Our division is amazing. Our main office is in Miami, which is where our A&R and the head of the division is located. Many of our high-profile writers live in Miami, but there’s also some here in LA which is where the sync industry lives. Artist wise we have J Balvin, who is a Latin superstar, and Anitta, whose global appeal is rising by the day. Brazil and Mexico are our biggest territories both with extensive catalogues. Our US Latin office covers all global appeal writers out of the US. Overall, our Latin American offices have amazing and eclectic catalogues and we are such a strong collaborative team.
Spain is its own market as well so we’re really kind of cross pollinating across all of our territories and trying to find opportunities for our artists in different markets. For classic catalogue we have Juan Gabriel, who is pretty much the biggest songwriter in Latin American history. He’s the equivalent of Prince in the Latin world. He passed away a couple of years ago, but we administer his entire catalogue – it is very humbling and we’re honoured to represent his music. We really focus on the value of his music and the impact that it has on Latin American music history. We also represent Armando Manzanero,who is a Mexican songwriting superstar.
We have excellent signings from Chile as well – like Camila Gallardo who is a rising indie pop star and Sebastian Yatra out of Colombia who is the next voice of Reggaeton. We have iconic rock coming from Spain with Hombres G. From Argentina the incomparable Charly García bringing late 80s/90s nostalgia. Out of Spain we also have Morat who are also rising pop folk stars. All of our territories have signings that are doing very well. It’s a privilege to represent all of these amazing writers and really push through the value of their music. We’re always looking for more exciting new producers and songwriters and we’re very focused on trying to represent Latin music in the way that it should be represented.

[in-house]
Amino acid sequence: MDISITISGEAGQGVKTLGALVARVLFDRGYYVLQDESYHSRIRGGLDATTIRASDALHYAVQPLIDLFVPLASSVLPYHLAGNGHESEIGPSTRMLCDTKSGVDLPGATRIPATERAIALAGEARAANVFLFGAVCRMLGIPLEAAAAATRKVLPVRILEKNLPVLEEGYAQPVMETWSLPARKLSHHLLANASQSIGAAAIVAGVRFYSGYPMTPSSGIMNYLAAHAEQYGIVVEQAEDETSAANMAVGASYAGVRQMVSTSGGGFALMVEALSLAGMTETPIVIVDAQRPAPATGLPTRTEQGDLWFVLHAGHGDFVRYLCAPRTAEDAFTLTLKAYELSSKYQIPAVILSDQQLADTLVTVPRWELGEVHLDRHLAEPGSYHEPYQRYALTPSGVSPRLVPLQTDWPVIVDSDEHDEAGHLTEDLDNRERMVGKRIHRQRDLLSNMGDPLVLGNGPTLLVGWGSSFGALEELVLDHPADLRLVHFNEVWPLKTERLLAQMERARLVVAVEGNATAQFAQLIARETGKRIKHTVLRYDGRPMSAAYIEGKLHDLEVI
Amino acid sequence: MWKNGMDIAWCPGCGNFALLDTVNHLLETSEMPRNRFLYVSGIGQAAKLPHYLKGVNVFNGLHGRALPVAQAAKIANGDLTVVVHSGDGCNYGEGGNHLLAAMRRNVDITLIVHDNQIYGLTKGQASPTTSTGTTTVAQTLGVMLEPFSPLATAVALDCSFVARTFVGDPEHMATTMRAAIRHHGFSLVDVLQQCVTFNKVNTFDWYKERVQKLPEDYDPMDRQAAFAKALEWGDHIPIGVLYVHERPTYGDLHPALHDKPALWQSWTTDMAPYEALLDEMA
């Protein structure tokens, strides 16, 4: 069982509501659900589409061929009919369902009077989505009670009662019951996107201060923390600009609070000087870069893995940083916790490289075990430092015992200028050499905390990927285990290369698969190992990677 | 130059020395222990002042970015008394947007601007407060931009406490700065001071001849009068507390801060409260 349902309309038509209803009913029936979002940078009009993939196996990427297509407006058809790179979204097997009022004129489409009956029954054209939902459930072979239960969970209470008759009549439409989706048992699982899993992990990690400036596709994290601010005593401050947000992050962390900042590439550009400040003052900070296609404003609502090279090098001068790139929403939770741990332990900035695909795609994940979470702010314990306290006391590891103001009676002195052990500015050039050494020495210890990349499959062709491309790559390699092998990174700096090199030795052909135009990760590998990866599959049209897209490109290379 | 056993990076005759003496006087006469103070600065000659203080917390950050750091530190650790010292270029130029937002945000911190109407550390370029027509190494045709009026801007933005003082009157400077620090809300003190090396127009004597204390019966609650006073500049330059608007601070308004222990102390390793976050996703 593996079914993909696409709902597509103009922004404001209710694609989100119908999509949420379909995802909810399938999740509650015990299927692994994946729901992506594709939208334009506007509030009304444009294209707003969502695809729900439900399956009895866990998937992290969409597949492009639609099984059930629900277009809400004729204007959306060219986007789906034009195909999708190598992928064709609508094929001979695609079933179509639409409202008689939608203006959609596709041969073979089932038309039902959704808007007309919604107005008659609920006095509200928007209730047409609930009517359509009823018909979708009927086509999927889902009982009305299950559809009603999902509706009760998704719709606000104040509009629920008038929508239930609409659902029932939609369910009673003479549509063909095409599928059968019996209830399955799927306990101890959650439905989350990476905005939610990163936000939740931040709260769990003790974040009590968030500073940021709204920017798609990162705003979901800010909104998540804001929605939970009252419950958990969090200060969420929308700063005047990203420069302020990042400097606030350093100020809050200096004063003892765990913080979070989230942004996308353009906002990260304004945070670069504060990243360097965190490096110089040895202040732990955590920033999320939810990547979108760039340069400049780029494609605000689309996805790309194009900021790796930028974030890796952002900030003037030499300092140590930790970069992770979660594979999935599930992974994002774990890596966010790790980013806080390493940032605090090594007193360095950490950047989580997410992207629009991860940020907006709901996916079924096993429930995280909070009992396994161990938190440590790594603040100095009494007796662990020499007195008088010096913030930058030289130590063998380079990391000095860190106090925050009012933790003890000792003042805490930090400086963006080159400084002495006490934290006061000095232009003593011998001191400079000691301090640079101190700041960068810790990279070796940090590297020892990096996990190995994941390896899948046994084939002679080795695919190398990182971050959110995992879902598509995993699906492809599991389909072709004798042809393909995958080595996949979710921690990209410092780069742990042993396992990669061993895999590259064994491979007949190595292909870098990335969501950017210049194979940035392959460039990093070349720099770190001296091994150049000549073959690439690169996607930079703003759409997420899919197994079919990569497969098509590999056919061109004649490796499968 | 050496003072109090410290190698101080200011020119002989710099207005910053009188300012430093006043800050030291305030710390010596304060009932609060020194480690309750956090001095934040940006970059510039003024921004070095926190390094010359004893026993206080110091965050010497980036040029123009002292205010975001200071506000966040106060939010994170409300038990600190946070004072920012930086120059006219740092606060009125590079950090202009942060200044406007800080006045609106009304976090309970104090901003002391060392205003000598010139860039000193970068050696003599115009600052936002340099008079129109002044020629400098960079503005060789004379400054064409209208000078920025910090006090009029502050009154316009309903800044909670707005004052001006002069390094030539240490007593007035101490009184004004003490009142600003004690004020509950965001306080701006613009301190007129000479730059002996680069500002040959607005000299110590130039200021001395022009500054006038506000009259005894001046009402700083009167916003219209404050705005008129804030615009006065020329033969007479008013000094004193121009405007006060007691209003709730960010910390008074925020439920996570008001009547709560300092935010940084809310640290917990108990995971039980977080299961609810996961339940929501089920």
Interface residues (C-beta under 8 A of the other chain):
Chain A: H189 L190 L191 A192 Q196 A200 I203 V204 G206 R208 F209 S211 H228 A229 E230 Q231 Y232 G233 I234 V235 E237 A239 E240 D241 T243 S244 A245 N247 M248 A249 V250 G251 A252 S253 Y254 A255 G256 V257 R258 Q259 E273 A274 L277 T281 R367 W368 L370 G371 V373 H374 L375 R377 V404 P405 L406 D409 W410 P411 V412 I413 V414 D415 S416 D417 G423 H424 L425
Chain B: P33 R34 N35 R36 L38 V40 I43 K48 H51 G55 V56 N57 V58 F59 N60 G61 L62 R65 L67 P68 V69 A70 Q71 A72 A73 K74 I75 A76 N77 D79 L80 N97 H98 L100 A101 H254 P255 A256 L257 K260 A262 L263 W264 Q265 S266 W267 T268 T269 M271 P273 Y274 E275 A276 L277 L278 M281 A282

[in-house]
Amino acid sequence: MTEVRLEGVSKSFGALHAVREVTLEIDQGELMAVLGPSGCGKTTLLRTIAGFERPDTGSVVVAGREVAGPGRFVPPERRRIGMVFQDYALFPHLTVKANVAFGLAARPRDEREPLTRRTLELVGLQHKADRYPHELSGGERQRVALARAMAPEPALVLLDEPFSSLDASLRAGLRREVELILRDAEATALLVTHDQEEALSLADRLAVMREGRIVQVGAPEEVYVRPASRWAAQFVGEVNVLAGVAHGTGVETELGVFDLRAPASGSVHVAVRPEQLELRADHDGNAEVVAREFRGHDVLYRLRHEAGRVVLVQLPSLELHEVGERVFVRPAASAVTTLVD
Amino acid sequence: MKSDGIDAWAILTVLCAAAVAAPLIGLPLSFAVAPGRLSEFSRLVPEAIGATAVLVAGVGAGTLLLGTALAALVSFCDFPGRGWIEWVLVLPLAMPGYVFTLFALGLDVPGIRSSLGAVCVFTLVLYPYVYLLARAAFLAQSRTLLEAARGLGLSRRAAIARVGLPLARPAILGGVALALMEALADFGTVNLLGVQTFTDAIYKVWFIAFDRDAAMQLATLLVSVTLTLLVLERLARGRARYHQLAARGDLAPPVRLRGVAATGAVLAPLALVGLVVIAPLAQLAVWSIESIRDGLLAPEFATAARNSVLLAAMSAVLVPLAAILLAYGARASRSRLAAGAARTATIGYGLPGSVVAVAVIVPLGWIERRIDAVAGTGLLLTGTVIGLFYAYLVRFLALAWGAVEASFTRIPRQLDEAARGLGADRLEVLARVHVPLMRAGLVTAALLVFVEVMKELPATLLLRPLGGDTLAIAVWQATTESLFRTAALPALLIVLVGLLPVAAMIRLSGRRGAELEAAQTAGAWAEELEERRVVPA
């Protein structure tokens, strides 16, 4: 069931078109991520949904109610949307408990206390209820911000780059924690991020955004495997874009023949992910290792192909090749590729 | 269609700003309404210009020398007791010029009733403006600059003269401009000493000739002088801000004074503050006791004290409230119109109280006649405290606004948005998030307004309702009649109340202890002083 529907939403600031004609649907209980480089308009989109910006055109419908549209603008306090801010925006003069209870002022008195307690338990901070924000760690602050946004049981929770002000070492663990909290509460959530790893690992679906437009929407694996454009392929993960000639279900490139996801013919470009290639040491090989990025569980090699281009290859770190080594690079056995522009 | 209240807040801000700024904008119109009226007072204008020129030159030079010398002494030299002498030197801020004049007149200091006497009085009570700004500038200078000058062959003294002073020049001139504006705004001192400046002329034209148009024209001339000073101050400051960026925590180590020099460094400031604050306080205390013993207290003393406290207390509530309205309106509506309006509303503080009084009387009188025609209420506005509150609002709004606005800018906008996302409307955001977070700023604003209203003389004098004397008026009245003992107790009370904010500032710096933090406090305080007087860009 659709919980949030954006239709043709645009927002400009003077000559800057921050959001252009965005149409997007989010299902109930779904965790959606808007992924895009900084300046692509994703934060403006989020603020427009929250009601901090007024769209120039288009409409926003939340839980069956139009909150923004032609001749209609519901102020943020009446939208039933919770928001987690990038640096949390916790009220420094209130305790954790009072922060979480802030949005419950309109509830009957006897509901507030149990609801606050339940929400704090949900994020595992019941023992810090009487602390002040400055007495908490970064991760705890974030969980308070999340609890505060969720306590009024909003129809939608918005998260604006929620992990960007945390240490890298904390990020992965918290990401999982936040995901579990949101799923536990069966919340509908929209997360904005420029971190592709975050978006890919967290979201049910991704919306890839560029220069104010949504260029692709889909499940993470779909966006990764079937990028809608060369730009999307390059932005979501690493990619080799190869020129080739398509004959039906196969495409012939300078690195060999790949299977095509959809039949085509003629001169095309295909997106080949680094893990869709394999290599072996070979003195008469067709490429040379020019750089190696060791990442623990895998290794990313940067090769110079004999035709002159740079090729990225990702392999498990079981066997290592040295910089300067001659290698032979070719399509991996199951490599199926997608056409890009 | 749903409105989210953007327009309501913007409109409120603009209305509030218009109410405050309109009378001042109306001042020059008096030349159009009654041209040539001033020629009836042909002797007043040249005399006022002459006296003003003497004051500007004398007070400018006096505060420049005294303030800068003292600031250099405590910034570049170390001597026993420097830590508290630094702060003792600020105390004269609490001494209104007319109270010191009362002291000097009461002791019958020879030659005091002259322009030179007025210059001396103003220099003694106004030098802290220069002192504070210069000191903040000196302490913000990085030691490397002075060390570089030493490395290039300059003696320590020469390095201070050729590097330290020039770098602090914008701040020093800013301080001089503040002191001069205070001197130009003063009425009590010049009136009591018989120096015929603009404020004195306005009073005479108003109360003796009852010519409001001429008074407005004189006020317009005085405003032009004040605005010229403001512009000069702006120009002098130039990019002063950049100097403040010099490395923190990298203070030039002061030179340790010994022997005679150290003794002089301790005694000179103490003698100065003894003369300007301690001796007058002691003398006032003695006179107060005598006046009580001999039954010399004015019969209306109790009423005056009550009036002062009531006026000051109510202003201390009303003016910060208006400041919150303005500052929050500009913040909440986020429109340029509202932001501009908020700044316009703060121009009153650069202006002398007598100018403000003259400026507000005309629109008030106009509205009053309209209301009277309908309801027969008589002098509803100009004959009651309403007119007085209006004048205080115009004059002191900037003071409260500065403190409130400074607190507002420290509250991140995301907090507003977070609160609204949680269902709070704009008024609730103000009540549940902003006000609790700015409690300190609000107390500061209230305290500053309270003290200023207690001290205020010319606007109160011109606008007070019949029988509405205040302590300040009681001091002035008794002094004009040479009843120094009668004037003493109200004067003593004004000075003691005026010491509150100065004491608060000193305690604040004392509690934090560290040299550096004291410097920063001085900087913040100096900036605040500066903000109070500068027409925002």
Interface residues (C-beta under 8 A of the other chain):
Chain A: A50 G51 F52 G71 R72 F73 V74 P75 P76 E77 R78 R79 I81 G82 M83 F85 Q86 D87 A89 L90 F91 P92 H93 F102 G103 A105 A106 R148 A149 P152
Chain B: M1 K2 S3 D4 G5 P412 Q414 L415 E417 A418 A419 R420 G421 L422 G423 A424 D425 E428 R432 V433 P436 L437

It sounds like there’s a big focus on finding collaboration opportunities?
I know that our sister labels and our A&R team really push for collaborations and we of course are huge supporters of such projects. It’s something that is just working – all of our collaborations have been successful. Strategically it’s a great idea because it’s like two teams working together and bringing everything that they have to offer. I personally think that collaboration is where it’s at right now and there’s a lot more to come in the next few months. We have so many songs that are purely collaborations between artists and they really deliver. But this industry is ever-changing so who knows what comes next?
Can you tell us about any recent syncs from the Latin catalogue?
We just had a placement for Vida where we were lucky to sync a beloved and iconic song from the Latin world – “Amor eterno” by Juan Gabriel. I would say that anyone over 25 who identifies as Hispanic knows this song – it’s that big. It’s featured in the first episode of Vida and it really brings the scene to life – the music supervisor was really aware of the weight of the song and had the utmost respect for its meaning. I really hope that whoever tunes in recognises how much emotional value the song brings to the show. We’re very excited about that placement and we’re hoping to continue to help them out and to enhance their narrative.
You represent such a vast Latin music catalogue – how do you make sure you cover everything when you’re pitching?
We’re constantly trying to update everything and have our assets ready so that we can send out as much of our music as possible. I’m always on the lookout for songs that haven’t been synced before, even if they’re old songs. Those songs can still be fresh to the sync world. It’s all about keeping my ears open to anything and everything that is potentially syncable. I’m always looking. Just this week I’ve received so many briefs for very specific older stuff. I feel like there’s opportunity for everything!
What advice would you give to people either looking to pitch Latin music in their catalogue or looking to work with Latin music?
I would say be open and get educated. There are so many styles of Latin music and it’s all about culture – there needs to be a level of respect for where the music comes from. Get to know the sub genres and the origins of such music so that it is honoured and understood. Language is one thing, but understanding traditions and culture really impacts our work, especially in sync. If you can understand that then you’ll have a better grasp of what a production needs and you’ll have a more authentic pitch.